Or, Your Internet Grazing
As your newest contributor, my status is still probationary. I don’t have a prayer of drawing an action comic, but at least I can contribute a few news items and hope not to fall too far behind in the Dan races.
Here’s one you may have seen: China to produce Iron Man 3 and Avatar sequels ad infinitum. You can probably already tell that the films you enjoy are being tweaked to suit Chinese tastes. Now they’ll be subject to Chinese official censorship as well. I suppose that means no more hive-mind invader stories or stifling political dystoipias.
Another story from The Economist: Asteroid mining. The idea is not, as I first thought, to find a copper-gold asteroid, send it hurtling to Earth and hope for the best, but to drag one into near orbit and bring down pieces at leisure. In the book version of 2010: Odyssey Two, Jupiter is turned into a small star by super-aliens. The explosion ejects an Earth-sized diamond core, and the economies of several African republics collapse along with the market price for diamonds. Glenn Beck listeners, you’ve been warned.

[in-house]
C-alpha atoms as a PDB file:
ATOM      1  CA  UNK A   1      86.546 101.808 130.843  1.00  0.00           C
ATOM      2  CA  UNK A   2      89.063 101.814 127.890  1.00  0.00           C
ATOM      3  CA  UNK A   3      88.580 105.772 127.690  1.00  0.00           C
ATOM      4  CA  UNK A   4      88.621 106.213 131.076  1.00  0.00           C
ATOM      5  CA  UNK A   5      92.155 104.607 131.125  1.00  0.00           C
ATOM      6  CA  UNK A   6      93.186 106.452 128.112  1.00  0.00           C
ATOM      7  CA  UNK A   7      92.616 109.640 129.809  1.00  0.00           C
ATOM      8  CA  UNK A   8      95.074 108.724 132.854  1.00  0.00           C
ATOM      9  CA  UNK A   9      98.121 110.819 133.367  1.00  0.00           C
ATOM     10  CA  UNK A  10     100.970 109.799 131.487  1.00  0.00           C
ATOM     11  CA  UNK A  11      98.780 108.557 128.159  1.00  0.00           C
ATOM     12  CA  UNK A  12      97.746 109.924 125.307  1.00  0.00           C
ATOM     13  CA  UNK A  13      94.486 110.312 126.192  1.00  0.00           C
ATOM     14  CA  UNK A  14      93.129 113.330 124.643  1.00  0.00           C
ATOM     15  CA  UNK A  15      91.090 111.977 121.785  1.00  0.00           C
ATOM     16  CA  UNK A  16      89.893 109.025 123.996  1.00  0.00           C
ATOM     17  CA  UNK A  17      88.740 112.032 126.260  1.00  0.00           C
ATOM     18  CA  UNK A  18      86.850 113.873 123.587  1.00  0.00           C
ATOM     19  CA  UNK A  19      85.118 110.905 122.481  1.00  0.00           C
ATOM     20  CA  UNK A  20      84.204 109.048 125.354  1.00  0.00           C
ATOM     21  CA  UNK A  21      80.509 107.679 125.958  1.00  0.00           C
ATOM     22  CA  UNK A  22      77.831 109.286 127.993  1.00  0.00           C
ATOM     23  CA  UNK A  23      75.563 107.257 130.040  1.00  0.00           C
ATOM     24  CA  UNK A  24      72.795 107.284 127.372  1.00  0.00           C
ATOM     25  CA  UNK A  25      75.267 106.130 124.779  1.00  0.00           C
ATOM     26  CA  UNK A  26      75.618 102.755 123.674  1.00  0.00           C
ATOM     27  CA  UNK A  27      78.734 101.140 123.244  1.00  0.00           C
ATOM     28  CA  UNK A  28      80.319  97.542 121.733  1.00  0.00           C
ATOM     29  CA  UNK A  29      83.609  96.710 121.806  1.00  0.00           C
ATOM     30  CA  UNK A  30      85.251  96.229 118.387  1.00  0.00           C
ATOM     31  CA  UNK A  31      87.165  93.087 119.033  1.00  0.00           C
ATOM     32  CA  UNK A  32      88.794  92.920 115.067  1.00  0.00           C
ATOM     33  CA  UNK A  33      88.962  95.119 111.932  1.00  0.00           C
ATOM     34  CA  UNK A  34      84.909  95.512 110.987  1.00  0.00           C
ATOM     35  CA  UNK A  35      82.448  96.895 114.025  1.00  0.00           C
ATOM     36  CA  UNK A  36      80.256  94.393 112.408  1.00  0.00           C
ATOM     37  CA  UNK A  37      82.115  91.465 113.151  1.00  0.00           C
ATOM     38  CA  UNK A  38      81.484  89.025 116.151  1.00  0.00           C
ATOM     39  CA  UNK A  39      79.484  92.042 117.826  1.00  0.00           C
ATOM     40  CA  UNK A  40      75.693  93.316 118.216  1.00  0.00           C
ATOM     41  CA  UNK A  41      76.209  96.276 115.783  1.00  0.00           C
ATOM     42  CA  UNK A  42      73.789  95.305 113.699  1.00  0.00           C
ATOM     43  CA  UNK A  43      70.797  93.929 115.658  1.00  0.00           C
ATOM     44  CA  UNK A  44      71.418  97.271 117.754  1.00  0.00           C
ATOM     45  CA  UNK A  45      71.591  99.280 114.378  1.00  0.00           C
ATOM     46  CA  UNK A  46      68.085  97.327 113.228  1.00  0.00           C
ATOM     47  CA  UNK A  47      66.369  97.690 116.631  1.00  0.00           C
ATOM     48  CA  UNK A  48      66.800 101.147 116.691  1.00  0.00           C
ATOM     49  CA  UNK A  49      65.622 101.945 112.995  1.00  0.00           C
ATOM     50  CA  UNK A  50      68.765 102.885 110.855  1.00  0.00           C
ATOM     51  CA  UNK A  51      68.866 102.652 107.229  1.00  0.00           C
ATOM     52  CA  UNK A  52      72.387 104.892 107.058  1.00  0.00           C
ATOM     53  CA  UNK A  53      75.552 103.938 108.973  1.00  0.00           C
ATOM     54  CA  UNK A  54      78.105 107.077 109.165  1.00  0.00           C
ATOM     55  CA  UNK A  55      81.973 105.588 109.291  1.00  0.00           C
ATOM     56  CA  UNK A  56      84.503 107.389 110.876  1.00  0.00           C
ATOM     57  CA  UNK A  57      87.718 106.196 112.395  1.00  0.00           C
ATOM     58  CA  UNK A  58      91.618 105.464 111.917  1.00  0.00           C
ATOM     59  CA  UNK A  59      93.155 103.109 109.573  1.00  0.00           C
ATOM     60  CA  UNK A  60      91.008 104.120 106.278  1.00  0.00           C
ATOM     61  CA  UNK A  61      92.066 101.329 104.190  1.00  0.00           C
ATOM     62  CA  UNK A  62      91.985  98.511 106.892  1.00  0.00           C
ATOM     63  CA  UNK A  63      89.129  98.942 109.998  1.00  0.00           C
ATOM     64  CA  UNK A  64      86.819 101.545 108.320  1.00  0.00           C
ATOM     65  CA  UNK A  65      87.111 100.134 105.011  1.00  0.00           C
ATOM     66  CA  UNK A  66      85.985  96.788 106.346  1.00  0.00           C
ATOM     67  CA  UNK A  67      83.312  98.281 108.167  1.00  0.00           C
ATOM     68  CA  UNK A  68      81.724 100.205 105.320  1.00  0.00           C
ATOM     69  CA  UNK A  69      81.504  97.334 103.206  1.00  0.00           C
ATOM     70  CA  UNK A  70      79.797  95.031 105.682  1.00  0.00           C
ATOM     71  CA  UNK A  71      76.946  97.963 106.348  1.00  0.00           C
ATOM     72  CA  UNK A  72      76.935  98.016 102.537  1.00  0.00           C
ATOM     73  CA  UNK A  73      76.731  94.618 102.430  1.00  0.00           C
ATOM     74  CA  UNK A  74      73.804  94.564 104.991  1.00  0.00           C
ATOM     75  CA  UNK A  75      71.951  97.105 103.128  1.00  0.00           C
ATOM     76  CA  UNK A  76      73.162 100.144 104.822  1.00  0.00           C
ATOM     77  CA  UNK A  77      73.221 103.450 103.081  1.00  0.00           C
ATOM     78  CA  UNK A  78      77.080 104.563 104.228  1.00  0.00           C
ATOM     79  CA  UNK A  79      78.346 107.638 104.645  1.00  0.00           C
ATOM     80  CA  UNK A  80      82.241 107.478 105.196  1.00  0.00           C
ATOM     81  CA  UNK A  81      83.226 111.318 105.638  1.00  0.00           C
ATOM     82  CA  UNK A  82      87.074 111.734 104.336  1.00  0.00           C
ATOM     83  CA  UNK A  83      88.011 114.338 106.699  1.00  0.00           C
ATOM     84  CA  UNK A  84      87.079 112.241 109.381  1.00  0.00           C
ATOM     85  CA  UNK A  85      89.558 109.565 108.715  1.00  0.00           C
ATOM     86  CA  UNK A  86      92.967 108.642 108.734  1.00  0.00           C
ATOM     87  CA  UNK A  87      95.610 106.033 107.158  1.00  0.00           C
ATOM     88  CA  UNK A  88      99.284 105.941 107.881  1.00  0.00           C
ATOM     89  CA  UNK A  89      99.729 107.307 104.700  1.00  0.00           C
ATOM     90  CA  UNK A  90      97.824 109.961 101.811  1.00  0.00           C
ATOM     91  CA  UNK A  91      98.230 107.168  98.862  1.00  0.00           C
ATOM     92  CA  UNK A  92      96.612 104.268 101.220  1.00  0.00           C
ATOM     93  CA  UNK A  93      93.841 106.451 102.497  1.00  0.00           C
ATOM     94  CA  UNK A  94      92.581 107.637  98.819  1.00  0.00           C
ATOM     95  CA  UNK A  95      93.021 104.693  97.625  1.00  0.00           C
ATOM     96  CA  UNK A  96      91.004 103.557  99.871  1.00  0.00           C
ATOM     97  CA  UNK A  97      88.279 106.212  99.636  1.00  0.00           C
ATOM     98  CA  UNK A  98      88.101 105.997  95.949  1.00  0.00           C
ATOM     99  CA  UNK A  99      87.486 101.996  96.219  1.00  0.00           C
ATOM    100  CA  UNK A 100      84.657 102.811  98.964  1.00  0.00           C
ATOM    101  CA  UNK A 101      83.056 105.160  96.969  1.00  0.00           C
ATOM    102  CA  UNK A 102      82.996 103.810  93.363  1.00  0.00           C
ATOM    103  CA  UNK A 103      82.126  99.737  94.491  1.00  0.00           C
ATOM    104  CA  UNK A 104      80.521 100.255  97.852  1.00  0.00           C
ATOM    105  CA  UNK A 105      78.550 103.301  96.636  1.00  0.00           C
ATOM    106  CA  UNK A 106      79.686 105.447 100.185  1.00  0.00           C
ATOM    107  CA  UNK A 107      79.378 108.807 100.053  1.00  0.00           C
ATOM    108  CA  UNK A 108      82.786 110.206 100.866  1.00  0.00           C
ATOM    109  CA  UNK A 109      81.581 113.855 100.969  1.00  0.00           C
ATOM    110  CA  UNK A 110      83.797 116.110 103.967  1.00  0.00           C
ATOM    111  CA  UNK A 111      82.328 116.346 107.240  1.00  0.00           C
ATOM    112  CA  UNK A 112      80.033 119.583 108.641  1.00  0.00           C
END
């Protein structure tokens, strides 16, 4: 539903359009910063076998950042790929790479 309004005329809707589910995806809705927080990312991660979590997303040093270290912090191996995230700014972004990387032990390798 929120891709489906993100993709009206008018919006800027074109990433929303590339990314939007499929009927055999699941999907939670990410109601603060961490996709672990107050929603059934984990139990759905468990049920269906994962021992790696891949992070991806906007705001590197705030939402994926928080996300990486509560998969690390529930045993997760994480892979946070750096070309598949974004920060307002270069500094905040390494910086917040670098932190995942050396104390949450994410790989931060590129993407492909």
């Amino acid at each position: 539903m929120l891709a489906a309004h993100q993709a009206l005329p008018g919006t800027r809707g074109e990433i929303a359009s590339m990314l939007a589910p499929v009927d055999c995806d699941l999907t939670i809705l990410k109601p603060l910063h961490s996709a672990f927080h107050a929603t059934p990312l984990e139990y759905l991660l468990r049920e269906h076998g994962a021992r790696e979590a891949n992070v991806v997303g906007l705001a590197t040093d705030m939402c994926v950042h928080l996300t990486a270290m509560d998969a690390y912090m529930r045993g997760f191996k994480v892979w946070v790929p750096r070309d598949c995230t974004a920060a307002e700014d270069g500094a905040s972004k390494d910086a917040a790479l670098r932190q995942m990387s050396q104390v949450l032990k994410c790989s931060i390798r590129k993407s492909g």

It was when ten Bosch [sic] began explaining his current game project to me that Blow seemed most in his element. Actually, I should amend that to attempting to explain, because in the 20 minutes that ten Bosch spent describing his game, Miegakure, pretty much everything he said slid off my brain like raindrops off Gore-Tex. Miegakure, he said, is a puzzle-based platformer that takes place in four dimensions—four spatial dimensions.
“But there aren’t four spatial dimensions,” I protested.
“Well,” ten Bosch countered, “this is what it would be like if there were.”
Based upon the fragmentary quotes that the journalist provided, it’s clear that they’ve already thought of the obvious applications, like setting the game on the surface of a torus. Actually that isn’t new; Pac-man is set on a torus as well because you can exit right and reappear left.
This last bit stretches the definition of “news” little. I took Trog’s advice and listened to an HP Podcraft, The Temple. I thought to return the favor by recommending this month-old podcast of Terry Bisson’s “They’re Made of Meat.” So far it’s my second-favorite science fiction treatment of the Fermi Paradox, after Stanisław Lem’s.